the county, the rural elecric company, and the contractors. Before the summer was out, we nearly (note I said nearly,
primariliy because my dear wife had much better sence than I) had a string of plumbers, and plumbing inspectors
hanging from the trees of our property! I won't elaborate much further than that. Suffice to say, a good many of the above
lied to me during our 6 months of planning and preparation. What should have been a fun and creative experience was turned
into a nasty WWF wrestling match where the rules of the game changed at my opponents whim. The economy in 2010 didn't
help much either.
Thankfully, by the end of August however, we had passed through the storm
and are now set for smooth sailing for 2011. The facility is not 100% operational and isn't expected to be for some time,
but its a great start.
In the end, I think the effort was worth it, because the property
(and please go the facebook to see the photos) is absolutely gorgeous. If you are looking for that remote, real SD feel, a
place to camp under the big blue sky, our little mountain hideaway is perfect. The sunsets are incredible and the peace and
quiet is to die for.
I would like to thank the director, board of directors and folks at
the Tri-State Museum in Belle Fourche for allowing us to set up our displays and do our orientations there this year. They
were great and very supportive and we are very appreciative.
Also, another thanks to our
wonderful land owners who have been steadfast and supportive all this time. We could not do what we do without you.
As far as the digging is concerned... we managed to spend a good deal of time at our main tour quarry Tooth Draw
and wound up finding a lot of really good material. Lots of nice T. rex and Nannotyrannus teeth as always.
We also managed to extract most of our giant sea turtle from the Pierre Formation. This puppy is going to have a shell that
is somewhere between 6 and 8 feet across. It's in pieces like our Plesiosaur, so it will be quite the challenge to put
back together, but hopefully, it will be worth it in the end. Right now, certain experts have suggested that it is a
new species, but it is really too soon to tell. WE also began excavating at our new Jurassic age, Morrison quarry below the
Dinosaur Field Station, and found a handful of "little" brontosaur things. We expect there will be more if
we can adequately develop the property, but it will take time. Time and Patience... two things a paleontologist understands.
Where oh where does the time go? I know I should be updating these postings a little more than once per year, but
who can find the time??? The summer of 2009 was a busy one with little time for solo field work. The Spring and early summer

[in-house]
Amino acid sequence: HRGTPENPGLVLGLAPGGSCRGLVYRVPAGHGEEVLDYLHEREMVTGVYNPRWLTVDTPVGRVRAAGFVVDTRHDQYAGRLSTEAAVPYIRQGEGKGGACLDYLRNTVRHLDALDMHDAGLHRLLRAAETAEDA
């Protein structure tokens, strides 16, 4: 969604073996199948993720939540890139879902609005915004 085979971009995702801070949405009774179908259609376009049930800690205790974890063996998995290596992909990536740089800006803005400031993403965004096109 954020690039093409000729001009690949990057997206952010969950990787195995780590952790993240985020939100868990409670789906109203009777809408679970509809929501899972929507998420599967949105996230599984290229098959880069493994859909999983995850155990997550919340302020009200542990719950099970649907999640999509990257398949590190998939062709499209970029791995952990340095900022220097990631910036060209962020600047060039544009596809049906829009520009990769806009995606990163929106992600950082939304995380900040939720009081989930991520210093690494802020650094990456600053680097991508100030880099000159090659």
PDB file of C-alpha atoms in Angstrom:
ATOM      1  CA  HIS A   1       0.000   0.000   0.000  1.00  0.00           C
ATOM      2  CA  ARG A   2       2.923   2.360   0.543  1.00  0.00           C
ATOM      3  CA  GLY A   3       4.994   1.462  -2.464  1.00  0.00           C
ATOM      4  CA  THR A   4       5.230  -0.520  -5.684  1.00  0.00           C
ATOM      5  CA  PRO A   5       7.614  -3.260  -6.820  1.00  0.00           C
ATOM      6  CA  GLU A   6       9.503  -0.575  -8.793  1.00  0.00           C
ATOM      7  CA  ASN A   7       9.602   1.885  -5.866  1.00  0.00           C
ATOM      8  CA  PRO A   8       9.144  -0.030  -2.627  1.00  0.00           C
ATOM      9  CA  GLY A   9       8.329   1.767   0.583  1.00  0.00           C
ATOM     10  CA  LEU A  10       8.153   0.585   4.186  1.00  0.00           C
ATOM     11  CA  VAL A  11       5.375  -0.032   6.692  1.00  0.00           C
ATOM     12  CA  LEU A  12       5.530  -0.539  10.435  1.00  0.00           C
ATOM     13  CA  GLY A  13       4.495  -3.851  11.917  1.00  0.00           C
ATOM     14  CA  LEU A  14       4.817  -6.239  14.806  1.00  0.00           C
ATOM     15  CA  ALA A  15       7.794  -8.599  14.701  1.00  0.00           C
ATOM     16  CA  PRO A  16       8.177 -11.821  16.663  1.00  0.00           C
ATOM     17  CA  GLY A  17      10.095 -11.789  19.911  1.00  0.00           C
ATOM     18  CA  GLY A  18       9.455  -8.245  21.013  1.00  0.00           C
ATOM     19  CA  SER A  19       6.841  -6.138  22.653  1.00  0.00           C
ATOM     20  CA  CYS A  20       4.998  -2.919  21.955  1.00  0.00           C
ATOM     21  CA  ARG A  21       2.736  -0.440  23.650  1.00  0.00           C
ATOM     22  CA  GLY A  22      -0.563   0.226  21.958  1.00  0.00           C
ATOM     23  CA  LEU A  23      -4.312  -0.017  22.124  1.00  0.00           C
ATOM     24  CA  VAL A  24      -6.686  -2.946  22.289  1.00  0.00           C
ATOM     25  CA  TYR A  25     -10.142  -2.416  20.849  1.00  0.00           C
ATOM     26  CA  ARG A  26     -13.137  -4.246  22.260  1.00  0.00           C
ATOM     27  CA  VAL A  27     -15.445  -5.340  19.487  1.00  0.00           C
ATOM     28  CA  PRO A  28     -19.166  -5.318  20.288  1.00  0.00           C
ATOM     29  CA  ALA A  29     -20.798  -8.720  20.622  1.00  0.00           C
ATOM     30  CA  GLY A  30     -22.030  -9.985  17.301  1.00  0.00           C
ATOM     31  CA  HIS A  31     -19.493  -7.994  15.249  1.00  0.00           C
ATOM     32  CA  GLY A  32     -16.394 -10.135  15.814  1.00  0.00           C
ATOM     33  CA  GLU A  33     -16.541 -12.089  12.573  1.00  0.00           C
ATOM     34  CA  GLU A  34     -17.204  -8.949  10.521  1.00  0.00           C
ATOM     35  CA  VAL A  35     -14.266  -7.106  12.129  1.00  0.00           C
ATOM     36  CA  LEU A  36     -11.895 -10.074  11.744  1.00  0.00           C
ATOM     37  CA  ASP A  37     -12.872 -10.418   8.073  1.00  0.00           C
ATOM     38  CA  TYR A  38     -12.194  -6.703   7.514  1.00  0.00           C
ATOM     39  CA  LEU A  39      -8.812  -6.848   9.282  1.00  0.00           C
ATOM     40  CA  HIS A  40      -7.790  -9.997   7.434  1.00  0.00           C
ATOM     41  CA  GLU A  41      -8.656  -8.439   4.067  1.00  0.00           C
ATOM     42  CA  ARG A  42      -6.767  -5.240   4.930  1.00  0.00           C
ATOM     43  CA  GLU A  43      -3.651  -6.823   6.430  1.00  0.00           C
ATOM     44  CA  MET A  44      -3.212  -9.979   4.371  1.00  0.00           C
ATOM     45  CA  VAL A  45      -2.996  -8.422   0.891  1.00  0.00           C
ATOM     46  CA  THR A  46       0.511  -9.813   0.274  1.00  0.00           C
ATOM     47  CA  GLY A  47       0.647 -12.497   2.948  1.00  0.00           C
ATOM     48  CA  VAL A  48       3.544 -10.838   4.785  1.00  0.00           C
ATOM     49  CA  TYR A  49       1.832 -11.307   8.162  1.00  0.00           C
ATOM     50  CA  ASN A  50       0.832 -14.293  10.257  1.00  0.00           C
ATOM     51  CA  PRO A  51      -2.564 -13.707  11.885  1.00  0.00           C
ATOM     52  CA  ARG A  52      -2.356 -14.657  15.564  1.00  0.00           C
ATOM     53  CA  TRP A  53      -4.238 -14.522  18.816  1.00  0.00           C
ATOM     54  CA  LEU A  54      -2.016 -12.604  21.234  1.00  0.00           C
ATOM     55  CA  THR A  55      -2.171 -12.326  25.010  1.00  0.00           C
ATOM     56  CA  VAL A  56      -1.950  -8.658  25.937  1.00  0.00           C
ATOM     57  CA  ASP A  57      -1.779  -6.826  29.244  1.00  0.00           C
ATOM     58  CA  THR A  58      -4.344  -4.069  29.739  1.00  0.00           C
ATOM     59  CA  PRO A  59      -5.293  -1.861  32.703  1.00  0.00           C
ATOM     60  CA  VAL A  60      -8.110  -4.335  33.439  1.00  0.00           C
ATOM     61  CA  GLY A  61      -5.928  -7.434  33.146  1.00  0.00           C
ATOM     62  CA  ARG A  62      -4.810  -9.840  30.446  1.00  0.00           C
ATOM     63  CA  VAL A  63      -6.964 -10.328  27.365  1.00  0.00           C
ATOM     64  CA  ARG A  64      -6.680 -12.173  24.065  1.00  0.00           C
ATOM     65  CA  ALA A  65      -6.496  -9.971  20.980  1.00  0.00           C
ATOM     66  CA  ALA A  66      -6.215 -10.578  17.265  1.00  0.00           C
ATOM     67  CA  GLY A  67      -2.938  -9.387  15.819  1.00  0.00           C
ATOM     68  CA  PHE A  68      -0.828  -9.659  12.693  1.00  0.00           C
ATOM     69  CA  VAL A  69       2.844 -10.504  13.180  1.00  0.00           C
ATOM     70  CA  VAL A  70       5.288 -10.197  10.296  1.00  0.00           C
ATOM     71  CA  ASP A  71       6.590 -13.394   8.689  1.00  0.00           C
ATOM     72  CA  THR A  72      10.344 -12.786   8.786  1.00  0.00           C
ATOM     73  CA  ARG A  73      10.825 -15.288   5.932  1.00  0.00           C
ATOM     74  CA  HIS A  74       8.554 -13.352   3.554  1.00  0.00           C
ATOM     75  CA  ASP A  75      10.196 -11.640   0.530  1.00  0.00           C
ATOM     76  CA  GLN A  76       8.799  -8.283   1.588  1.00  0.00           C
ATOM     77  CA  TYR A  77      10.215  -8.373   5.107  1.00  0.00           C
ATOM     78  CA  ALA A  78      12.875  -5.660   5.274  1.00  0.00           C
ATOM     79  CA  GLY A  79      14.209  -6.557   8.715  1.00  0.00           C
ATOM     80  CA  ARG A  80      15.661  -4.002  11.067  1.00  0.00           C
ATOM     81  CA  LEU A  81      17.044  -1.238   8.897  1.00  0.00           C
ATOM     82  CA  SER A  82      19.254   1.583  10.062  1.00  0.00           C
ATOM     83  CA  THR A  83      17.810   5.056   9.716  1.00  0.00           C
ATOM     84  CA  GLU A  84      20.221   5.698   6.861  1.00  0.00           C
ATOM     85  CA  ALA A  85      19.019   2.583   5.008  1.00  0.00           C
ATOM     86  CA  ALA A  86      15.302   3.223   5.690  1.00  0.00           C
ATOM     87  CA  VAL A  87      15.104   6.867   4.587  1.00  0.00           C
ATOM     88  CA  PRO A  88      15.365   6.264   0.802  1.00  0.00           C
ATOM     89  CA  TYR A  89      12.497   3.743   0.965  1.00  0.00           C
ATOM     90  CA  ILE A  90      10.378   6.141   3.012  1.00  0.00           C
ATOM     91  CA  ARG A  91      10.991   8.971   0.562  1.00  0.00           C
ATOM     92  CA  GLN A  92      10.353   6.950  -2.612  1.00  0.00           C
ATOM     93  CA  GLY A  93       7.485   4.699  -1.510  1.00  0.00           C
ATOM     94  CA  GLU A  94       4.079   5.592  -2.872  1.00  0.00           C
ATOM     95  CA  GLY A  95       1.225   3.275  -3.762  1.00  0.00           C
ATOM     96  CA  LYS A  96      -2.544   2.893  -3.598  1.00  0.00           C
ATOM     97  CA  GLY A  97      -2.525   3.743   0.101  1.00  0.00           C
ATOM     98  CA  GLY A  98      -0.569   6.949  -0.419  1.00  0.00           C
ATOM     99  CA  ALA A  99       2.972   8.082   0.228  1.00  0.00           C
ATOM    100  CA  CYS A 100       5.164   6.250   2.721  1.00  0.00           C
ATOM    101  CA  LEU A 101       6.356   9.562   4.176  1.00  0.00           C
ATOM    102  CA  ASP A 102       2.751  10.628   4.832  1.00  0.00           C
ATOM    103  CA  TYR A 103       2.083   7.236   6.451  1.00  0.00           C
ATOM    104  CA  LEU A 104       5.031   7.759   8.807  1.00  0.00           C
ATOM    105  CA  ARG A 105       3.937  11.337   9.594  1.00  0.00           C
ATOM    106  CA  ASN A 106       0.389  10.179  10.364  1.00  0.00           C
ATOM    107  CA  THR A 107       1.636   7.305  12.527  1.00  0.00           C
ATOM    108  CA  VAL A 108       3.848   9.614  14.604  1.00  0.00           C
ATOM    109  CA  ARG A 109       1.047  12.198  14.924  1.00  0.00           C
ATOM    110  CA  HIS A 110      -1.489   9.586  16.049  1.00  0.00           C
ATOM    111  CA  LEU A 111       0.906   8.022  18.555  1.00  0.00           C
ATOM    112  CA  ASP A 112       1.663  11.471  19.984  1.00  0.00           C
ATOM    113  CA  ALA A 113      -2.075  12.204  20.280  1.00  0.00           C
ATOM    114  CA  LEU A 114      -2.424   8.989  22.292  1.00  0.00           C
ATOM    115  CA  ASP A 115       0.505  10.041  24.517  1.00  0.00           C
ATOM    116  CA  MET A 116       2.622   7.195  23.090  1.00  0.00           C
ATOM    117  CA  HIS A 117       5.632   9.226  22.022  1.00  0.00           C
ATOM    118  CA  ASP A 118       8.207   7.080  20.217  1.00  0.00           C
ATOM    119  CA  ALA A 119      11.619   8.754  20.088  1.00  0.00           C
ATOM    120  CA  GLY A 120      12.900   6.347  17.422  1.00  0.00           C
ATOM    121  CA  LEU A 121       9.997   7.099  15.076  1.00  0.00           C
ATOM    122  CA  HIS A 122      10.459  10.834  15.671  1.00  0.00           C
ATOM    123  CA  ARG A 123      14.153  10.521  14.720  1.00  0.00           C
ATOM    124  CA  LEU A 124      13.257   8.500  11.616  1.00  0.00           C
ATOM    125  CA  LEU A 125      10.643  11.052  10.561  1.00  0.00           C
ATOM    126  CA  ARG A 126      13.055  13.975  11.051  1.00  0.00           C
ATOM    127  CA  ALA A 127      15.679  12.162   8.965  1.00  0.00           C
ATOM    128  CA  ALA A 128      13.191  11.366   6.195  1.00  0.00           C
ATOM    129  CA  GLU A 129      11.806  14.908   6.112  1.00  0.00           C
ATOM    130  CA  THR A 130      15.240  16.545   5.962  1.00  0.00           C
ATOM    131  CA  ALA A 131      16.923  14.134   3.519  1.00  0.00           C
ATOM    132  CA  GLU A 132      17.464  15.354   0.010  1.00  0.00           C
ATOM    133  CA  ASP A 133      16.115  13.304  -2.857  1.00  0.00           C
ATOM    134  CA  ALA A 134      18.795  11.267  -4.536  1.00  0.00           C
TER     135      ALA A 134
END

was pretty wet, preventing much exploration in April, May or Early June. Late June, July and August were packed with not only
our regular tours, but several large group tours. One of those tours was for the Young Presidents Organization, an international
club that encourages top CEO's/Executives and their children to go on parent/child learning vacations. The kids and adults
had a great time and we scored pretty high on their reviews (92 out of a possible 100!!!), so hopefully we'll see them
again next year.
The summer months were also busy with other personal things. Our youngest
son, Stephen turned one year old in August and boy is he a handfull. Running a 60 year old motel and chasing a 1 year old
toddler is definately not an easy task. Our oldest son, was getting ready for kindergarten and given those two things the
motel quickly became expendable! We placed the motel on the market for sale (I know, not the best timeto sell, but the motel
is no longer needed and is becomeing more of a burden than a blessing). Hopefully, it will sell this winter and we can focus
solely on the digs next summer and move to phase two... our own small museum!
In the midst
of all that, we also decided to buy a new house in Florida, (time was definately right to buy!) so we could finally fly
south for the winters. We're there now, and right now it's sunny and 85 degrees. I'll take that over the 12 inches
of snow and 40 degree temps in SD right now! It's November 1st and it's pretty nice in the Swamp! We even went shark
tooth hunting this weekend, and perhaps we'll have some Megalodon teeth in the near future.
the end of summer, however, we made a few discoveries we will need to work on next Spring. The first is a potential Edmontosaurus skeleton
we call "Splinter", because it weathers to splinters very fast. A foot or so into the hill though, the bone
turns very nice. We have recovered a handful of things from this skeleton including a nice sternal, a few vertebrae and some
ribs. The remaining exposed pieces (look like scapula, ribs, another sternal, etc.) were covered and re-buried, hopefully
protected from the coming winter storms.
The second thing of note was a small weathered trail
of large plesiosaur podial phallanges and one broken neural spine. This was recovered about 1 mile south of our MOD "Doc"
site. The bones that were recovered were 2-3x as large as Doc, so it was definately a big boy. Hopefully the rest is in the
hill somewhere, but the trail on the surface died and nothing has been found going in... yet.
best find of the summer however was a partial skeleton of a large sea turtle. This was found about 1/4 mile south of where
we recovered Mary the Mosasaur from about the same horizon. We call this specimen Violet, in honor of one of our lovely summer
volunteers that was out exploring with us that day. Violet (the lady), has recently turned into her 80's and has unfortunatly
decided that she needs to retire from her wild paleoadventures. Though we don't think she's too old for it, she believes
her health is becoming an issue. We wish her well in her retirement. Violet (the specimen), is CONSIDERABLY older,
approximately 83 million years older, and is in far worse condition. The sea turtle has been weathering out for years and
has been slumping downhill and re-burying itself, much like our plesiosaur. Despite this, the bones are in very good shape
and many of the fragments have already been put back together again. So far we are looking at 1/3 of the animal including